Assassin’s Creed Origins: How Ubisoft Crafted an Egyptian Landscape

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Assassin’s Creed Origins: How Ubisoft Crafted an Egyptian Landscape

Creative director Jean Guesdon on designing an authentic map for the franchise’s new adventure.

There’s a routine that Irish comedian and Go 8 Bit presenter Dara O’Briain performed a few years ago that’s always stuck with me. It touches on the idea that the average person’s worldview becomes rapidly simplistic the further afield any country in question is from them; a rich culture of peoples and lands boiled down to two or three basic concepts.

As technology progresses and access to the globe and its multi-region, multi-cultural histories are a mere touch screen away, it’s a routine the grain of truth in which gets more shameful as the years past. We should know – I should know – more about our neighbours. And I’m not talking about the ones you can wave at from your backyard.

So, you say Egypt, and I think two things: deserts and pyramids. Admittedly a pair of defining features to the region, but not the sum total of its parts. Hence I stopped longer than should have been necessary outside Ubisoft’s E3 booth, drinking in the beautiful banner for Assassin’s Creed Origins that hung overhead.

It showcases new lead Bayek astride a camel to one side. But both are but a minor detail as the eyes soak in not only the lush valleys, rivers and towns, but also the diversity of colour that dominate the landscape shot.

The time-travelling series has always used its setting primarily to have an eye-catching locale for its adventurous romps of silent takedowns and multi-century warring of opposing factions.

But that fiction has always been built on the foundations, and fought over the rooftops of, real-world history. Or at least a close approximation of it.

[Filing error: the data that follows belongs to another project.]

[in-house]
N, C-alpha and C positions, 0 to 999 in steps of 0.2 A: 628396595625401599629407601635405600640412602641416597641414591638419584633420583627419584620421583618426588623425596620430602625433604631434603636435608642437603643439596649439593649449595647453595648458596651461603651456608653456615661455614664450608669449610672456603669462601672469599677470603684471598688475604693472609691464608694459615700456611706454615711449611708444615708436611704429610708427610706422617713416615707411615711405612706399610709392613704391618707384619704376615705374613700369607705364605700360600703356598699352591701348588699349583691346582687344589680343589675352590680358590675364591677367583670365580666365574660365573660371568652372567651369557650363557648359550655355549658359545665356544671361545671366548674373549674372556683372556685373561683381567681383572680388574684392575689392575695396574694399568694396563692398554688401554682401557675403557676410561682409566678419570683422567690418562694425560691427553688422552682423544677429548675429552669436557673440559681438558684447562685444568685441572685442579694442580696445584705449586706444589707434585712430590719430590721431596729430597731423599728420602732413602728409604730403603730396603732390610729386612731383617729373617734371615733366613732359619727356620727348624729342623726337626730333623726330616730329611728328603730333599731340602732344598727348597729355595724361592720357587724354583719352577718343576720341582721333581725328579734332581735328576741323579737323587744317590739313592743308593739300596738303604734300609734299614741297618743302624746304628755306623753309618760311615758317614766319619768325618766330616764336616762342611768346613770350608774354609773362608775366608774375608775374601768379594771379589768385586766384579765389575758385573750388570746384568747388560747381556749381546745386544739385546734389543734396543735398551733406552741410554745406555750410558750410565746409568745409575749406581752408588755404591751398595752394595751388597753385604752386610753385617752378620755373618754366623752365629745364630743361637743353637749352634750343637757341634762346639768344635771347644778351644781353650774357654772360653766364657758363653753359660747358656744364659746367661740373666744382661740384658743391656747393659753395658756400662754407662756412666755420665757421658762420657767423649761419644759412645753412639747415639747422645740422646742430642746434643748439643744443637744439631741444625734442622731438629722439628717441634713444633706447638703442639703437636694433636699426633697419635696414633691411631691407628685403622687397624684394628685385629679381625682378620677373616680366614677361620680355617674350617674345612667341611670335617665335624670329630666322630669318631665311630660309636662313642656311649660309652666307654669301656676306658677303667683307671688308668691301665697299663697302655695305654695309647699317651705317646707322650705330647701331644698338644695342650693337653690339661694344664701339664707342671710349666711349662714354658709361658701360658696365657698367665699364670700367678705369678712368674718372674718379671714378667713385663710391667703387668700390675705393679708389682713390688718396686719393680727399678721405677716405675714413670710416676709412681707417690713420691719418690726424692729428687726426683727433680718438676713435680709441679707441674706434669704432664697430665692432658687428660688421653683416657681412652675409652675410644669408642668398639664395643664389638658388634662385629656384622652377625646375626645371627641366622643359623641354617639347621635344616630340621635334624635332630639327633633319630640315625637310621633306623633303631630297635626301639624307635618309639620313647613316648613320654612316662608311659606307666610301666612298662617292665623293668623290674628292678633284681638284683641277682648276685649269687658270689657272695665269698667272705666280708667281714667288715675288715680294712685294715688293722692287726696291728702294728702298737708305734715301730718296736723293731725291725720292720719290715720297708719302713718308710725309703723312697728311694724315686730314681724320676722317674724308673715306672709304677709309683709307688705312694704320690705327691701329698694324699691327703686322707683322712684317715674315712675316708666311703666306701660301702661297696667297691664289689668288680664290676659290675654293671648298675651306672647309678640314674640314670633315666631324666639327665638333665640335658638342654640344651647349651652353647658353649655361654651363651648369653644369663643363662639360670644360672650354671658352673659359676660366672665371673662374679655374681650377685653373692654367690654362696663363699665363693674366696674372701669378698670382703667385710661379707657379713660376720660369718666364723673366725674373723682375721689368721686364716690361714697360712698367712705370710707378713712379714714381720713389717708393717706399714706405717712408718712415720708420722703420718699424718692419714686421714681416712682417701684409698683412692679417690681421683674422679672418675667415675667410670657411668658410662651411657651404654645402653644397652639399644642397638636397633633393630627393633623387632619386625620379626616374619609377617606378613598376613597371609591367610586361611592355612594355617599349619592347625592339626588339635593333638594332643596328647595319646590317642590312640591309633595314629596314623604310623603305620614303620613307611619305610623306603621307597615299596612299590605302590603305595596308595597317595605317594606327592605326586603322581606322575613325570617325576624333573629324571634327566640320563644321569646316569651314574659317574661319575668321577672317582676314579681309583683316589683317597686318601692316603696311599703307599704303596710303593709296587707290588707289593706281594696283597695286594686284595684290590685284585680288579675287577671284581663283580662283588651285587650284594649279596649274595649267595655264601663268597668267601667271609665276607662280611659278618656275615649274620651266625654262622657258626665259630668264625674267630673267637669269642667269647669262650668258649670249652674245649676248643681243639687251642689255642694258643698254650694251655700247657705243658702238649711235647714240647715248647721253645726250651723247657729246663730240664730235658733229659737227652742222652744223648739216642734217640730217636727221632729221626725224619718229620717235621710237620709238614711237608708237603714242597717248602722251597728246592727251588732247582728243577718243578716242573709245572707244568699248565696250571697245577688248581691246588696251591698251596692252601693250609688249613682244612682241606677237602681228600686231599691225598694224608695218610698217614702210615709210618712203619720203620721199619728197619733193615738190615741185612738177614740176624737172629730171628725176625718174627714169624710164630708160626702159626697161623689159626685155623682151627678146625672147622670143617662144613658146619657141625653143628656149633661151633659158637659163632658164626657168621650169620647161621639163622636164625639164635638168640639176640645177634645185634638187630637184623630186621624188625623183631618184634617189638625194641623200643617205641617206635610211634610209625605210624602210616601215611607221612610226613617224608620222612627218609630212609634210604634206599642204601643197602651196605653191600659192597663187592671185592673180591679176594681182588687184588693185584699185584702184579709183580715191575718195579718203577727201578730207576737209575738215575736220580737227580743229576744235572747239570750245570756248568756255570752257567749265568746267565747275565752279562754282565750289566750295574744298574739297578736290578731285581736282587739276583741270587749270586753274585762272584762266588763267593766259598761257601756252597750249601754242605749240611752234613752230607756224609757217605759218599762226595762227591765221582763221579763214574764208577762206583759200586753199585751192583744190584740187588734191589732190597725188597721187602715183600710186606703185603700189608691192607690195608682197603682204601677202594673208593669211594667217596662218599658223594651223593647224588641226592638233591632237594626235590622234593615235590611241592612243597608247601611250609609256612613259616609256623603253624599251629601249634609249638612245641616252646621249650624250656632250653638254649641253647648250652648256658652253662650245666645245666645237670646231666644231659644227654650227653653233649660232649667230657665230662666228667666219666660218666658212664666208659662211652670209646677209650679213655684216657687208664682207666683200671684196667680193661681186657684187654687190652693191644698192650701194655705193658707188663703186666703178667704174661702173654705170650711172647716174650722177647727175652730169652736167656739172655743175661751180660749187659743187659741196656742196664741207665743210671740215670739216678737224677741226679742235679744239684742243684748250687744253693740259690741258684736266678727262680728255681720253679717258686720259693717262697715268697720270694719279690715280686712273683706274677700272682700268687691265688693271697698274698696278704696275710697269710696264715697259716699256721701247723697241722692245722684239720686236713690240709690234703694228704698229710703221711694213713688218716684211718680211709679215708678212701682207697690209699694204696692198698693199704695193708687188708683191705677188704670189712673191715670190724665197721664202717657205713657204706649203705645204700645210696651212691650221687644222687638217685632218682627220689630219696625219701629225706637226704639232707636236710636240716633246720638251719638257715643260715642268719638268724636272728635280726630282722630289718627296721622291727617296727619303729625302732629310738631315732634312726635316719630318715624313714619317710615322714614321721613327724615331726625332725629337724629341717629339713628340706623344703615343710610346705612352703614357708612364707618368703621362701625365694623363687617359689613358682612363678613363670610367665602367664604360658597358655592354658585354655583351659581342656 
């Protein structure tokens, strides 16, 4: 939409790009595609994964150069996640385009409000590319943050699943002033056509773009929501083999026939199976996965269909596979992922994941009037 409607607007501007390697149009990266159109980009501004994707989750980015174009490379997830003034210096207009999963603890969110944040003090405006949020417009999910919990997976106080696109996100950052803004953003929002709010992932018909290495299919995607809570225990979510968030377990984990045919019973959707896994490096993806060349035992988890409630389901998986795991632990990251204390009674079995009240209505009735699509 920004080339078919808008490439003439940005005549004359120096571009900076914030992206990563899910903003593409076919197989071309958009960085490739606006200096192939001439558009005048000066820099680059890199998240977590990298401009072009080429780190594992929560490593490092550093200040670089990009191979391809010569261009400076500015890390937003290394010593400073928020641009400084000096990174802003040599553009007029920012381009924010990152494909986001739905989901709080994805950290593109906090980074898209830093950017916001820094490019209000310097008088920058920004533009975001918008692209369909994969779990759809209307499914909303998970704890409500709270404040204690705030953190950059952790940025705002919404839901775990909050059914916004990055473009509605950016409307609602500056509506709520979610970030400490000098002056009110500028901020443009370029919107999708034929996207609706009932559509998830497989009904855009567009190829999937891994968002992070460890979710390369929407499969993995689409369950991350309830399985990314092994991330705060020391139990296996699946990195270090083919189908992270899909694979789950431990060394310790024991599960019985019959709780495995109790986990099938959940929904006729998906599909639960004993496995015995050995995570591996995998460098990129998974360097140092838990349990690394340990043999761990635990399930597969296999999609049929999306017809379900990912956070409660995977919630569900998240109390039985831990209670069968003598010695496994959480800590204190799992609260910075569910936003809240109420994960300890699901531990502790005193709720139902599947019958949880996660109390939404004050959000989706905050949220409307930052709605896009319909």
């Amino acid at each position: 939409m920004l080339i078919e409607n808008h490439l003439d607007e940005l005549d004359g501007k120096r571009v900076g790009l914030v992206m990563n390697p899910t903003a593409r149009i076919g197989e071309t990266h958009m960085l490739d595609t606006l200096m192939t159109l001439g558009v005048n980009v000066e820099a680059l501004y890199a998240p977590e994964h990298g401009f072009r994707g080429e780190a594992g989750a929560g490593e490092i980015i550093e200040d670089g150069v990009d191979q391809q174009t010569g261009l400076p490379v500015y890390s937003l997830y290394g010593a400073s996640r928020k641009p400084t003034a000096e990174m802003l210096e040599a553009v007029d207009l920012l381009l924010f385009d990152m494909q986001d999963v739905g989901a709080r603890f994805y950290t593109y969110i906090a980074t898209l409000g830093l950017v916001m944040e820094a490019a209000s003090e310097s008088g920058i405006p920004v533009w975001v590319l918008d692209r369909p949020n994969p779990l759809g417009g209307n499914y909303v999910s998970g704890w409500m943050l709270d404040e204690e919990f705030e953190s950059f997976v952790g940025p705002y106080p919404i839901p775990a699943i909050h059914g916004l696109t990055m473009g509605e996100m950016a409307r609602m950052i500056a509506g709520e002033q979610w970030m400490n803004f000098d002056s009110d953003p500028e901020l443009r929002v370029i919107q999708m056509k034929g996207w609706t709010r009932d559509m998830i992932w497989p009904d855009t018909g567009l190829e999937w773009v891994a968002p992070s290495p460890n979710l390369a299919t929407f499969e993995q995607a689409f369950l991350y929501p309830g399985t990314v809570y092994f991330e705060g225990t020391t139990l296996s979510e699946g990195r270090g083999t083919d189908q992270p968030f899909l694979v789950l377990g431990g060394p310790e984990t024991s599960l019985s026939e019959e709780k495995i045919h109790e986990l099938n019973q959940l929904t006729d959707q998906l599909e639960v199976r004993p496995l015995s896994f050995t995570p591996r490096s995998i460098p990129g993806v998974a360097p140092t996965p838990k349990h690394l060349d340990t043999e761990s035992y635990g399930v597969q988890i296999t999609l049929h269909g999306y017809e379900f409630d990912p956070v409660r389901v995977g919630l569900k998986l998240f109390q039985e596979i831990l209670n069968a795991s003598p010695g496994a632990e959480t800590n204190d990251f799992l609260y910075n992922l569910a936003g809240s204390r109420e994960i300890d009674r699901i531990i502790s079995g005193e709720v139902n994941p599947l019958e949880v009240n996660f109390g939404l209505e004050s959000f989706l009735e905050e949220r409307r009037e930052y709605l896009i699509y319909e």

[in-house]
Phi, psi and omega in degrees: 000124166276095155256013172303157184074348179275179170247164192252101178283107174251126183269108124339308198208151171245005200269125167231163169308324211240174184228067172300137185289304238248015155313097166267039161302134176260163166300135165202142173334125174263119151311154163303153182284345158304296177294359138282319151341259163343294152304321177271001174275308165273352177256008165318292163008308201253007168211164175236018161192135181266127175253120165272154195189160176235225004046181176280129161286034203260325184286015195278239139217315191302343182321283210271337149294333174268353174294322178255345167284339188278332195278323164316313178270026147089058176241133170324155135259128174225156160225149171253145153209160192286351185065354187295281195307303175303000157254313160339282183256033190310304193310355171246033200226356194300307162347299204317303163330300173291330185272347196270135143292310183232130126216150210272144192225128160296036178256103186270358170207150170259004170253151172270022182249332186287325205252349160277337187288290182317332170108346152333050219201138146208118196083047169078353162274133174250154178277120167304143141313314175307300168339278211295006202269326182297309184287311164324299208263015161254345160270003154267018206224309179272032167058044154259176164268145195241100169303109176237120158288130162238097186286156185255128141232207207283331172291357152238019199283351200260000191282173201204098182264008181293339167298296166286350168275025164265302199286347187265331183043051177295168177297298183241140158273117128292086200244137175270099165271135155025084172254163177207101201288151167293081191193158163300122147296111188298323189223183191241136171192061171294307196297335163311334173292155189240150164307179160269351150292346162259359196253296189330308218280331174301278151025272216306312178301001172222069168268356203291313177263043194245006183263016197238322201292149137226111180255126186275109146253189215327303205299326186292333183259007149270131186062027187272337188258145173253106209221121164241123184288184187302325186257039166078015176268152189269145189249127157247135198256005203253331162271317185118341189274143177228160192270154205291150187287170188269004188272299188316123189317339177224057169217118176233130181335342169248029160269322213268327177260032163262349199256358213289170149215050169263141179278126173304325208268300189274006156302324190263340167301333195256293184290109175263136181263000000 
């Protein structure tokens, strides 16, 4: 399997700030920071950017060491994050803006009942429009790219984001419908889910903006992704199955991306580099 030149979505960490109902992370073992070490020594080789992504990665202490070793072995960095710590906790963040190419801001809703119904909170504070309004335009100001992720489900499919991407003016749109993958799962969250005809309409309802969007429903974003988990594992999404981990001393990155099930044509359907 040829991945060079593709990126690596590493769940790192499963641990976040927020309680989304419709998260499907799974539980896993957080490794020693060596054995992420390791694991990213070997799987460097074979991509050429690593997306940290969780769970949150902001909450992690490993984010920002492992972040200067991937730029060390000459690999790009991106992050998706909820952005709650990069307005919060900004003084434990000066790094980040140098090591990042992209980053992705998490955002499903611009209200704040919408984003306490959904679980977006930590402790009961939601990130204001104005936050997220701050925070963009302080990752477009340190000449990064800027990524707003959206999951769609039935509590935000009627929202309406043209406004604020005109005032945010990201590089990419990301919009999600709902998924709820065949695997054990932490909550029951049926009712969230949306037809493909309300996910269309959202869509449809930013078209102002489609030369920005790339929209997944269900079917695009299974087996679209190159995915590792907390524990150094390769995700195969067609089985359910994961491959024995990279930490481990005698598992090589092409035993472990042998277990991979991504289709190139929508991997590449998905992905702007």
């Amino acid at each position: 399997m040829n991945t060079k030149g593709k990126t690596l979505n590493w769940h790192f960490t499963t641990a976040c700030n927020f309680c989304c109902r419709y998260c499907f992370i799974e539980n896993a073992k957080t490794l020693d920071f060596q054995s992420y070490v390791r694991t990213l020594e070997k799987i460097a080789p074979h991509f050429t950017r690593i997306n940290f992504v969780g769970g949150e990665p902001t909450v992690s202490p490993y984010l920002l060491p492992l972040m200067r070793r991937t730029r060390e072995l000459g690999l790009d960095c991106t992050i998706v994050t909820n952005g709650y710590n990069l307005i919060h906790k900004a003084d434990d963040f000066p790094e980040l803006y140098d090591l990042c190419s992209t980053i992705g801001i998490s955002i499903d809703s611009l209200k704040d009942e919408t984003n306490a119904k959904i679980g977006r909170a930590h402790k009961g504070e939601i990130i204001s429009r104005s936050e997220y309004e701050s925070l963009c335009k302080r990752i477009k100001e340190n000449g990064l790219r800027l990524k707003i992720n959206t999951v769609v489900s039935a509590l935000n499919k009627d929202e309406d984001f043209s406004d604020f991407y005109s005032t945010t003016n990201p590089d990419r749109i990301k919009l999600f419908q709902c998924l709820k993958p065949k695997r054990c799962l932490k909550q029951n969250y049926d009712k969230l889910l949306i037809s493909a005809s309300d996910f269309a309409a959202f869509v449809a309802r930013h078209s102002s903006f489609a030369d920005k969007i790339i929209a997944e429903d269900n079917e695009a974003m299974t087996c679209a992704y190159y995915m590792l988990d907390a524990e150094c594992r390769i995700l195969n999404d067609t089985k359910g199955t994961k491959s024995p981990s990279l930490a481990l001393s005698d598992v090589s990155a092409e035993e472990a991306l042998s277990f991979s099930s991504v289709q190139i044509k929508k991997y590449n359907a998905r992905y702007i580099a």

However small, there has been an educational element to these time hops – Jerusalem, Italy, Paris, London – with the studio(s) behind them rendering the time and place with as much authenticity as possible.

“You don’t have to pay attention to your level of hydration,” states Guesdon. “You don’t need to drink; but you will experience a bit of hallucination, because of the heat. And so we have what we call this desert overheat system that will make things appear, so it’s always interesting to go there.”

“When we started to dig into it, to learn about it, to study, reading up and meeting Egyptologists, we realised quite soon it’s way more than deserts and pyramids,” acknowledges creative director Jean Guesdon when I catch up with him in the booth proper. Though out of sight, we’re standing only a few feet away from that banner. “Still today in the 21st century, this is a place in time, in the world, that triggers a lot of fantasies. It’s a lost world, a forgotten world.”

The research that followed is possibly the most intensive any team tied to the Assassin’s Creed franchise has had to do, as, Guesdon freely admits, “very few things remain today” of what was there at the time that Origins is set.

“The beauty of that is it allowed our artists to recreate it,” he continues. “It’s more a recreation… we have no maps, no plans, as to how it was. We have a good idea. And so really we’ve put our efforts into recreating mostly the atmosphere… you have the Mediterranean sea, you have the Nile river, you have mountains, deserts… the beauty of this world is that it’s already rich with almost 3000 years of history.”

Guesdon and his team at Ubisoft Montreal – and aided by Ubisoft Singapore – have crammed in all that history into a gigantic map. They started with the bigger picture, then worked downwards, “from global to detail” as the director puts it.

The studio first dropped in simple grey boxes, travelling between them at the speed of a horse to fine tune the volume of content and make sure its deployment of population centres stayed consistent with the real world location.

The map was then divided up between teams. Each used concept art as reference to define its region’s mood, lighting, materials, vegetation, fauna. To echo Guesdon, to “recreate the atmosphere” rather than duplicate what was there.

“Where do you find the verticality?” asks Guesdon rhetorically. “In Egypt, what we did was that all rock formations, for example, are climbable now. So it’s not only limited to cities, or locations. We have big cities, villages, camps and now all these mountains & rocks that you can climb.”

In previous Assassin’s Creed titles, it wouldn’t be unfair to say most players look for the nearest high point of the map and make a beeline for it. In Origins however, vertical isn’t as prominent, or as important, as the horizontal.

You take a quick sip of the landscape. Then, thirsty for more, you trek into the great unknown. Not surprisingly, given the team behind it is also responsible for Assassin’s Creed: Black Flag, journeying to the distant horizon is a richer and more intriguing experience than gaining an overview from on-high like an eagle.

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